Original languageEnglish
Article number683
JournalBMC Public Health
Volume15
Issue number1
DOIs
Publication statusPublished - 21 Jul 2015

Fingerprint

Shellfish
Environmental Health
Fishes
Seafood
Chloracne
Skin Diseases
Hyperpigmentation
Fats
Polychlorinated Dibenzodioxins
Interviews
Weights and Measures
Eels
Catfishes
Dioxins
Cross-Sectional Studies
Surveys and Questionnaires

Keywords

  • Congener
  • Fish
  • Fisherman
  • PCDD
  • PCDF
  • Shellfish
  • Skin disease

ASJC Scopus subject areas

  • Public Health, Environmental and Occupational Health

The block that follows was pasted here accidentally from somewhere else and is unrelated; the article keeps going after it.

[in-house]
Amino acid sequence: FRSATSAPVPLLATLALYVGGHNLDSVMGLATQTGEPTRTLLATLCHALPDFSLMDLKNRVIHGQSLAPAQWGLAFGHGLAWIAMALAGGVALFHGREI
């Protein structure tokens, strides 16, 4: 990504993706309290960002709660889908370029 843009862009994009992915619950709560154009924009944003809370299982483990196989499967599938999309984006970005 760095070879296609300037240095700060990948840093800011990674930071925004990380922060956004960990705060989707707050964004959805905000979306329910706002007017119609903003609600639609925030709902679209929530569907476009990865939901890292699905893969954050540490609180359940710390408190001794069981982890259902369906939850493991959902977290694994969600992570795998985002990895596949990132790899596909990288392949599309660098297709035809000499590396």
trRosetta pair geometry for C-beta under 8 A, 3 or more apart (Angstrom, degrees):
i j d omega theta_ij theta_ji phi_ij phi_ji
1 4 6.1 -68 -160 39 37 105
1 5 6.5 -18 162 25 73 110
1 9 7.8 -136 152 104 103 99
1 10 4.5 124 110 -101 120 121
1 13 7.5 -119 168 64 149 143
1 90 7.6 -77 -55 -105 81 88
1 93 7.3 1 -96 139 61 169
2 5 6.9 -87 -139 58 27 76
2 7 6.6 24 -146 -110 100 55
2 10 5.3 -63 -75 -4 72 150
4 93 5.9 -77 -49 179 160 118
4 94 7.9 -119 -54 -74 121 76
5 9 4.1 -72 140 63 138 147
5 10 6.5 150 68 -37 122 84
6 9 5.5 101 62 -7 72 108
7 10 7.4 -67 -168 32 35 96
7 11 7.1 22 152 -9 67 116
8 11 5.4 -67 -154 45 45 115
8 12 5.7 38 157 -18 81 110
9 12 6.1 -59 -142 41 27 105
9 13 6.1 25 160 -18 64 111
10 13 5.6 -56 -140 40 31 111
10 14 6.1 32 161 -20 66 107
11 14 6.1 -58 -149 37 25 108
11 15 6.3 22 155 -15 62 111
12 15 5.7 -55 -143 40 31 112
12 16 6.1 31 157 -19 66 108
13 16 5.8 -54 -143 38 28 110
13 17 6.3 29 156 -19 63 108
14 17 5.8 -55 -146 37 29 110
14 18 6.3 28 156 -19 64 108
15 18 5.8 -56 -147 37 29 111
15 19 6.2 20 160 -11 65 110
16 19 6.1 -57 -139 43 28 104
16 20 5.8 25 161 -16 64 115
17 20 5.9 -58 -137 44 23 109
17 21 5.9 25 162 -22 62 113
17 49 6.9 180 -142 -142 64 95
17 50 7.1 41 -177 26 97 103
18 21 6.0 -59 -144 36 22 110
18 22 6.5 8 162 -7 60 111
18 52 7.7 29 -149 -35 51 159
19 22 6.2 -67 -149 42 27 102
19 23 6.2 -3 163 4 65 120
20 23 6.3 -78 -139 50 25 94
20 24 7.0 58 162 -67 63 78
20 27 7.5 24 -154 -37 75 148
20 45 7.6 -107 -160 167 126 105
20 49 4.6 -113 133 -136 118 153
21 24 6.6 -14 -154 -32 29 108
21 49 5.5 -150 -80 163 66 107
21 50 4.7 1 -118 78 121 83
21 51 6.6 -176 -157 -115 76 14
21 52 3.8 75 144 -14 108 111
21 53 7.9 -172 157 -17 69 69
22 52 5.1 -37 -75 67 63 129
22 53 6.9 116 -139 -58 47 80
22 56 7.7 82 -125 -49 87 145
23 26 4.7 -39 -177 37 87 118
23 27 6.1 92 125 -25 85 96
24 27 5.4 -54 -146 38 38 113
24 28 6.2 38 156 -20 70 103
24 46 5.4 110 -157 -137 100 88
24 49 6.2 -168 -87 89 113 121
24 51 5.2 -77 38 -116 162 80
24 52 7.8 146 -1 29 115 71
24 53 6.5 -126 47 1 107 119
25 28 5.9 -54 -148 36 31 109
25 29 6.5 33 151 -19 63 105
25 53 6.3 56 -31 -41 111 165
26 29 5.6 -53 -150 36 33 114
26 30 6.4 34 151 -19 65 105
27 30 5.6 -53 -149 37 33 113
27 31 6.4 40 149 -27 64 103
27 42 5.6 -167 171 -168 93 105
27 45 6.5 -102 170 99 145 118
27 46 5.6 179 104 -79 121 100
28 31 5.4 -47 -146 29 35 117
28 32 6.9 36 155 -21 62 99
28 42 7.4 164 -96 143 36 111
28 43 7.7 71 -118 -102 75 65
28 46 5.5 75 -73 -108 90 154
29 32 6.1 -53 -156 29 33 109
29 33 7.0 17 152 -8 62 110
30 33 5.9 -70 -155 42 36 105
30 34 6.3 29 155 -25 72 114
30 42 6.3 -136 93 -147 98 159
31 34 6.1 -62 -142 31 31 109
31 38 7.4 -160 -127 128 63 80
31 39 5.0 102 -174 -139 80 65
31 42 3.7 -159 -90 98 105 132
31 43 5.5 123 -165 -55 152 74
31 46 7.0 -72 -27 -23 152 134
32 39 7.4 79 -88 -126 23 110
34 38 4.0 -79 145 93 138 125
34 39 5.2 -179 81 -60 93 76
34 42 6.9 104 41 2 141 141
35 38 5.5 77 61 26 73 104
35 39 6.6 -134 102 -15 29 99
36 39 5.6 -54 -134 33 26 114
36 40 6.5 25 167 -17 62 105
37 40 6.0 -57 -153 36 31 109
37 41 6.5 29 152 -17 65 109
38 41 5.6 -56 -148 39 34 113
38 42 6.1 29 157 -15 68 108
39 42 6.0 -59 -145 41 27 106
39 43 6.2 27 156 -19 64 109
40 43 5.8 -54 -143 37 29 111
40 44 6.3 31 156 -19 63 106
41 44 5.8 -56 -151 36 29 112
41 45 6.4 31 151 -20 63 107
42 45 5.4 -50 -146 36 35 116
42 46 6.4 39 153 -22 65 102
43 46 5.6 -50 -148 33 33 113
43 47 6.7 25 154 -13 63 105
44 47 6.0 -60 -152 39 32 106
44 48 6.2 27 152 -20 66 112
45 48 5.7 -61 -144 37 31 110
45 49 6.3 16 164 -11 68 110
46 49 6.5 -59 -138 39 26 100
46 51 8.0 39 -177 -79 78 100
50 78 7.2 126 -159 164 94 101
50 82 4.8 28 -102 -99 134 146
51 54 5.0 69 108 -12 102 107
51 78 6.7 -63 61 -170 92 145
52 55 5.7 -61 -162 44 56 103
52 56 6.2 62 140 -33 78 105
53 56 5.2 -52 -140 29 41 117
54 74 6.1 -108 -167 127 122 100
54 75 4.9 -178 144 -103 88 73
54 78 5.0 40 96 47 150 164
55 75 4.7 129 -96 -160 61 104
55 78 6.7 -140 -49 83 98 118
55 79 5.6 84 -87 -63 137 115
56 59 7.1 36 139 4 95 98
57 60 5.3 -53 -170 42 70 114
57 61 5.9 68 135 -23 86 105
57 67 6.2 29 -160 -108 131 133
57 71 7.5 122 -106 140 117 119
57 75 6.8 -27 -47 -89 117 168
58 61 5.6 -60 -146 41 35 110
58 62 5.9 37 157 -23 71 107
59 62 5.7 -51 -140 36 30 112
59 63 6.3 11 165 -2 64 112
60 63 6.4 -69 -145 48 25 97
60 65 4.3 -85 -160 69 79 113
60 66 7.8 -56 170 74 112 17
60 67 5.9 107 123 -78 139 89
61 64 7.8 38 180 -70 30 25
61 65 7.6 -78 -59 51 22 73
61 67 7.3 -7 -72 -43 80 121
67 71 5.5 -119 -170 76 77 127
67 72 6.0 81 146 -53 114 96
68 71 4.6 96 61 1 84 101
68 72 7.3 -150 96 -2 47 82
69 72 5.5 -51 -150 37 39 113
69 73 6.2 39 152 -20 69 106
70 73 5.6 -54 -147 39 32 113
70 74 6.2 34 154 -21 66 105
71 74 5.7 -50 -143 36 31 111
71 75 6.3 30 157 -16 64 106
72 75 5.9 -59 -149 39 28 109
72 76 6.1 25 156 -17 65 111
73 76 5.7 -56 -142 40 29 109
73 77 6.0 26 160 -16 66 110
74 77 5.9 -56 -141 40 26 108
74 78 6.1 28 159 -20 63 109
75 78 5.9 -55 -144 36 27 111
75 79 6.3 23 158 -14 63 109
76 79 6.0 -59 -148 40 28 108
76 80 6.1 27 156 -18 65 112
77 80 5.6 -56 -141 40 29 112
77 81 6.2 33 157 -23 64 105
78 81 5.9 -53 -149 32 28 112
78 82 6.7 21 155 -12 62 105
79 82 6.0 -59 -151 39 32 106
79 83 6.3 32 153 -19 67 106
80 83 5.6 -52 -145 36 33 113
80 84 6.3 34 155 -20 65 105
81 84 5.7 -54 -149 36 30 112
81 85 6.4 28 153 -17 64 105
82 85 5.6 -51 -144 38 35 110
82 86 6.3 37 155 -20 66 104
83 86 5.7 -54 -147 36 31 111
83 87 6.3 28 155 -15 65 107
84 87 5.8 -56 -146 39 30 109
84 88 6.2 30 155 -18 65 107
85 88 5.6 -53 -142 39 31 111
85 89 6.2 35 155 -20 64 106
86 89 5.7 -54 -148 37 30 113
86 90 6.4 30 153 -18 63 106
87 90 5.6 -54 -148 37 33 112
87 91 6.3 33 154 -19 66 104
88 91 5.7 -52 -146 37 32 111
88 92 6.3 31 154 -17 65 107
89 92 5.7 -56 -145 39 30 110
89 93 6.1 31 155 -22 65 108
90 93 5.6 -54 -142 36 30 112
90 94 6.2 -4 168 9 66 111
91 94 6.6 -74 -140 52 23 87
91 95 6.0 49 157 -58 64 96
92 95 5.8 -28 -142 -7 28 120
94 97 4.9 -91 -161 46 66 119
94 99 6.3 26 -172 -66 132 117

Cite this

PCDD and PCDF exposures among fishing community through intake of fish and shellfish from the Straits of Malacca Environmental health. / Azlan, Azrina; Mohamad Nasir, Nurul Nadiah; Shamsudin, Norashikin; Rahman, Hejar Abdul; Khoo, Hock Eng; Razman, Muhammad Rizal.

In: BMC Public Health, Vol. 15, No. 1, 683, 21.07.2015.

Research output: Contribution to journalArticle

Azlan, Azrina ; Mohamad Nasir, Nurul Nadiah ; Shamsudin, Norashikin ; Rahman, Hejar Abdul ; Khoo, Hock Eng ; Razman, Muhammad Rizal. / PCDD and PCDF exposures among fishing community through intake of fish and shellfish from the Straits of Malacca Environmental health. In: BMC Public Health. 2015 ; Vol. 15, No. 1.